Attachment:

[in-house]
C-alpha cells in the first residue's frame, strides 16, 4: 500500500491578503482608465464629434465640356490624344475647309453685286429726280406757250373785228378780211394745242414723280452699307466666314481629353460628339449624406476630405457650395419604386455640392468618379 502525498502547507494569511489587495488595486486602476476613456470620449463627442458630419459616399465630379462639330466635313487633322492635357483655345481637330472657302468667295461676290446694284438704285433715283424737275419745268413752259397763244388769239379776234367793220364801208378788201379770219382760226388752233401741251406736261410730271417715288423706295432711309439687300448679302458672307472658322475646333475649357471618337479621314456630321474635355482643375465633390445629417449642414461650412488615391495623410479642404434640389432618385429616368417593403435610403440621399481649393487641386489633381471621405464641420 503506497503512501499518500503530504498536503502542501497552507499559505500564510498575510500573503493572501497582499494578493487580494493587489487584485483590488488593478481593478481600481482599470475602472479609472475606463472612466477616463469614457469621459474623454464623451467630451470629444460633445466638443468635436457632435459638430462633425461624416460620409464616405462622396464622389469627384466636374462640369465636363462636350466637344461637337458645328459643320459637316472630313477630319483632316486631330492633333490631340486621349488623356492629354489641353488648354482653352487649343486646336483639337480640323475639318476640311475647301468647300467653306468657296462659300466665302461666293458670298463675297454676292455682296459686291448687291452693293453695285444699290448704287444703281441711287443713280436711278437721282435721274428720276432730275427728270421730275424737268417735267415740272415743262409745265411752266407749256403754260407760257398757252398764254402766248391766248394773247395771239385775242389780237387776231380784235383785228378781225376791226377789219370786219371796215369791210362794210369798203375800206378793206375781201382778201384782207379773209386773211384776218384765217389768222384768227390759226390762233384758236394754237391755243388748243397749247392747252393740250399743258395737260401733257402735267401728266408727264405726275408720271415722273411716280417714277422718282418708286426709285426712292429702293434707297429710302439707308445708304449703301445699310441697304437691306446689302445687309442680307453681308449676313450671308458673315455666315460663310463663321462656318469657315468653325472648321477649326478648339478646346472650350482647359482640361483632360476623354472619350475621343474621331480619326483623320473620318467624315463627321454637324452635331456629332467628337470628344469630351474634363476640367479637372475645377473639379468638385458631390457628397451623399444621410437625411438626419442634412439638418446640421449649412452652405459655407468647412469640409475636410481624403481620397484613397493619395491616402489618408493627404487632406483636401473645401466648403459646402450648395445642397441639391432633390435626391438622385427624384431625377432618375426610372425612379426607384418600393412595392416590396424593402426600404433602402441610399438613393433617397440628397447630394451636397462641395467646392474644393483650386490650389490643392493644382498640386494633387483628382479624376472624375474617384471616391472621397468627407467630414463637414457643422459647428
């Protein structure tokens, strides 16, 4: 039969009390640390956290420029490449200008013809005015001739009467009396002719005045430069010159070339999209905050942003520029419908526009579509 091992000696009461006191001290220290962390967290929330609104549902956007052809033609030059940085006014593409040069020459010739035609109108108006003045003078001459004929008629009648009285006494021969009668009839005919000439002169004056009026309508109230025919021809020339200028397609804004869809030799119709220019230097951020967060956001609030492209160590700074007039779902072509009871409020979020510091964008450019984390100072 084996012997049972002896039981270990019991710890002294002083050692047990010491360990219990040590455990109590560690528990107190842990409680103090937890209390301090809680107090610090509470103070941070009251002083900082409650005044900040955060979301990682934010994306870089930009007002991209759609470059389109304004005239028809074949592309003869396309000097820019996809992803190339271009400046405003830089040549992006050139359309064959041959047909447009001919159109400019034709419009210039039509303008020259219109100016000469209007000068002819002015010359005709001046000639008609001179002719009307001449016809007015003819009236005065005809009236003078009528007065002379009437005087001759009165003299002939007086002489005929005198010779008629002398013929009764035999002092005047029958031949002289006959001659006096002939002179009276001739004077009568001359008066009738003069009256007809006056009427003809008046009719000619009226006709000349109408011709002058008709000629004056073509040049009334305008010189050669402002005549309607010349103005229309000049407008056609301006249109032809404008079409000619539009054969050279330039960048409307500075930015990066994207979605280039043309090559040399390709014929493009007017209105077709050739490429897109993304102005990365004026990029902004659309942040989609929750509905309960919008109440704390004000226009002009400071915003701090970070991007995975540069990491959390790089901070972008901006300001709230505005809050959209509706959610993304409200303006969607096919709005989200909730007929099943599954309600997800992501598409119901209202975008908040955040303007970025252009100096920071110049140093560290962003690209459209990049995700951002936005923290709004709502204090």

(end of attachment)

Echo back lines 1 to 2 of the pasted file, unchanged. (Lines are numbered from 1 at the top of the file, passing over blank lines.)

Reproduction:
[in-house]
C-alpha cells in the first residue's frame, strides 16, 4: 500500500491578503482608465464629434465640356490624344475647309453685286429726280406757250373785228378780211394745242414723280452699307466666314481629353460628339449624406476630405457650395419604386455640392468618379 502525498502547507494569511489587495488595486486602476476613456470620449463627442458630419459616399465630379462639330466635313487633322492635357483655345481637330472657302468667295461676290446694284438704285433715283424737275419745268413752259397763244388769239379776234367793220364801208378788201379770219382760226388752233401741251406736261410730271417715288423706295432711309439687300448679302458672307472658322475646333475649357471618337479621314456630321474635355482643375465633390445629417449642414461650412488615391495623410479642404434640389432618385429616368417593403435610403440621399481649393487641386489633381471621405464641420 503506497503512501499518500503530504498536503502542501497552507499559505500564510498575510500573503493572501497582499494578493487580494493587489487584485483590488488593478481593478481600481482599470475602472479609472475606463472612466477616463469614457469621459474623454464623451467630451470629444460633445466638443468635436457632435459638430462633425461624416460620409464616405462622396464622389469627384466636374462640369465636363462636350466637344461637337458645328459643320459637316472630313477630319483632316486631330492633333490631340486621349488623356492629354489641353488648354482653352487649343486646336483639337480640323475639318476640311475647301468647300467653306468657296462659300466665302461666293458670298463675297454676292455682296459686291448687291452693293453695285444699290448704287444703281441711287443713280436711278437721282435721274428720276432730275427728270421730275424737268417735267415740272415743262409745265411752266407749256403754260407760257398757252398764254402766248391766248394773247395771239385775242389780237387776231380784235383785228378781225376791226377789219370786219371796215369791210362794210369798203375800206378793206375781201382778201384782207379773209386773211384776218384765217389768222384768227390759226390762233384758236394754237391755243388748243397749247392747252393740250399743258395737260401733257402735267401728266408727264405726275408720271415722273411716280417714277422718282418708286426709285426712292429702293434707297429710302439707308445708304449703301445699310441697304437691306446689302445687309442680307453681308449676313450671308458673315455666315460663310463663321462656318469657315468653325472648321477649326478648339478646346472650350482647359482640361483632360476623354472619350475621343474621331480619326483623320473620318467624315463627321454637324452635331456629332467628337470628344469630351474634363476640367479637372475645377473639379468638385458631390457628397451623399444621410437625411438626419442634412439638418446640421449649412452652405459655407468647412469640409475636410481624403481620397484613397493619395491616402489618408493627404487632406483636401473645401466648403459646402450648395445642397441639391432633390435626391438622385427624384431625377432618375426610372425612379426607384418600393412595392416590396424593402426600404433602402441610399438613393433617397440628397447630394451636397462641395467646392474644393483650386490650389490643392493644382498640386494633387483628382479624376472624375474617384471616391472621397468627407467630414463637414457643422459647428